Kyle Orton: 4 Reasons Why the Broncos QB Will Match His Output from 2010

Adam OdekirkContributor IISeptember 1, 2011

Kyle Orton: 4 Reasons Why the Broncos QB Will Match His Output from 2010

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    Whether Broncos fans like it or not, Kyle Orton is the starting quarterback in Denver. Whatever deficiencies or faults that fans believe him to have are not enough to keep him from being the best option to squeeze the most out of this offense.

    Notice the choice of words there. Orton may squeeze the most statistically out of this offense as is possible, but statistics don't always win games. (See Kyle Orton the last two seasons for reference.)

    Hopes are cautiously high in Denver, and in some cases for good reason. An improved defense and running game should pay dividends for Denver. Will that help Kyle Orton match or exceed his output from seasons past?

Reason One: Time

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    The first, and most obvious, reason to assume that Orton will at least match his output from last season is that he will have more games in which to do it.

    When a player gets named the starting quarterback we must assume that barring injury the player will start all 16 games. Of course, nothing is that simple in Denver, but let's pretend for a second that it will be.

    The team does not really show signs of being worse than last year's squad. In fact, it appears that the team is progressing slightly ahead of schedule, especially on defense. So if that trend continues, it is not crazy to think that the team will NOT find themselves in a position where the season is totally lost.

    Armed with that belief, it is logical that Kyle Orton will remain the starter for the duration of the season, making 3,500 yards-passing very attainable.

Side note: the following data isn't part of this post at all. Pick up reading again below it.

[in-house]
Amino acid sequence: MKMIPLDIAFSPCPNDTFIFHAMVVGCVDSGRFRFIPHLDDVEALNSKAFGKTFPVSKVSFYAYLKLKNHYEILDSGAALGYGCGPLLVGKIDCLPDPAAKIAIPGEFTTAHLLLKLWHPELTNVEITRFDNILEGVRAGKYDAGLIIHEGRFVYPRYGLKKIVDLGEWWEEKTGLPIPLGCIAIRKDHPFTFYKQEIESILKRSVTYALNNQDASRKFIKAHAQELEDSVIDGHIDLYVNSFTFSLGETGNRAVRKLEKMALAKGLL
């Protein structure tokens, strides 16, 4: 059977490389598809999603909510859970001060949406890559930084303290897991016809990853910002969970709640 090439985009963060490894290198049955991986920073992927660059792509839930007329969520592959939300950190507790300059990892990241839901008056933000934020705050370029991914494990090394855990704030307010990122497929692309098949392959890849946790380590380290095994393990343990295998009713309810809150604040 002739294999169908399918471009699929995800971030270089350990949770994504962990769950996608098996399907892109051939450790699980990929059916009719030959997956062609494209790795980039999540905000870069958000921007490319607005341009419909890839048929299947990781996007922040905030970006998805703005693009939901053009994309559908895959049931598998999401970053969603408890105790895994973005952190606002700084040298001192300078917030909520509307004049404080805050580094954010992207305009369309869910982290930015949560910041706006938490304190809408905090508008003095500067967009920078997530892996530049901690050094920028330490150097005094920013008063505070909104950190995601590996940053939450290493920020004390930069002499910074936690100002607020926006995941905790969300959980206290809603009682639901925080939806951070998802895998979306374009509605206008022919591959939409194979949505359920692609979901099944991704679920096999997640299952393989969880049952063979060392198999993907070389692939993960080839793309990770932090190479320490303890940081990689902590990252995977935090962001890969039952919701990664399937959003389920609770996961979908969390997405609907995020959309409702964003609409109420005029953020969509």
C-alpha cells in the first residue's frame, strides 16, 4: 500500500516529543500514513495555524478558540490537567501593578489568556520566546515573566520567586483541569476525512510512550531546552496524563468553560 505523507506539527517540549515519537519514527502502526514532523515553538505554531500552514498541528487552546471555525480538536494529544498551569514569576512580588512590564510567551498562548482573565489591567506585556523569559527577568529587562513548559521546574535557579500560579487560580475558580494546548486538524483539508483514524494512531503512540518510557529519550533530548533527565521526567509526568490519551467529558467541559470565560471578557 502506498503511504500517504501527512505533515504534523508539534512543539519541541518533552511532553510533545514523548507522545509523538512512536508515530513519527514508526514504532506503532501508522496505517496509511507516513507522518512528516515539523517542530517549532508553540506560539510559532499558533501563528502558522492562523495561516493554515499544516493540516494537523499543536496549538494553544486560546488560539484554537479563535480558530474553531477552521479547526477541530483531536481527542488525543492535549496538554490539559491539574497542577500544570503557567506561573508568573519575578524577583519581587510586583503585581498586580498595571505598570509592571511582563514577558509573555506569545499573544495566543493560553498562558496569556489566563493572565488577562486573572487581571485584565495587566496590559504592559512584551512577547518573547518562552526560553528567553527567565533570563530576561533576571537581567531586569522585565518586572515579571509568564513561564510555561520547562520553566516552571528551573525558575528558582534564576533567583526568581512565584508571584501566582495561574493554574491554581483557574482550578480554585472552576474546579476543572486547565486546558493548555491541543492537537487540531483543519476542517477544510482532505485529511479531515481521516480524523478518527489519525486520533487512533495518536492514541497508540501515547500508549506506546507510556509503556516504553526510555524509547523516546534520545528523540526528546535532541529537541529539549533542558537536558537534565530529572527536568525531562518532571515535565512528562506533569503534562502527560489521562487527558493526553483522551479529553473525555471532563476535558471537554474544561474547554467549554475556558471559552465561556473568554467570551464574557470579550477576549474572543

Reason Two: Julius Thomas

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    It could be too soon, but it might be time to jump on the bandwagon and drink the kool-aid on Thomas. If you can forgive his lack of zest in the run-blocking arena, which hopefully picks up, then Thomas is going to be a great rookie.

    Kyle Orton had two very good seasons in the passing game and he did it without a serious pass-catching threat at tight end both seasons. Daniel Graham has his merits, but never earned his contract money in the passing game.

    Thomas is going to add a new wrinkle to the Broncos passing attack that was already fairly potent last year. Don't be surprised to see Thomas have an immediate impact in the red zone and help Orton get back to 20 TD tosses this season.

Reason Three: Running Attack

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    One of the great mysteries of the last two NFL seasons is how Kyle Orton became regarded as an above average play-action passer, when the Broncos never struck fear into any team with their rushing attack?

    That mystery aside, John Fox is out to prove that the Broncos are committed to running again. If that ends up being true, Orton will now have an actual running game to compliment his play-action ability.

    There might be some who see an increased focus on the run as a hindrance to Orton's ability to achieve lofty stats in passing, but that is not so. While it is true that Orton's total attempts might be down from last year, what will go up are his quality attempts. Orton will no longer have to try and squeeze the ball into tight coverage and risk tips, deflections, or passes defended if the running game is doing its job.

    Look for the running game to help Orton's completion percentage get back over 60 percent this season, despite the fewer attempts.

Reason Four: Schedule

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    Even though there is improvement, this is still a team that went 4-12 last season. With teams like Green Bay, New England, New York, San Diego (twice) and others on the schedule, the Broncos are going to be playing from behind.

    The only difference might be that if the team really is improving, then experts won't look at the stats as garbage stats if the Broncos aren't too far behind these teams. In some cases, Orton might even play valiantly and lead the team to the precipice of a few upsets.

    If he wants to win over fans, this will be the one area where he can do it. Orton needs to shake the reputation of shrinking when the game is on the line, and only gobbling up stats when the game has long since been decided.

    If the other parts of the team come together, then he might have the opportunity to be the reason that the Broncos steal a few games against heavily-favored opponents. If he is unable to do that at all, and the team shows signs of being able to win these games with the right presence at QB, the Tebow fires might be stoked.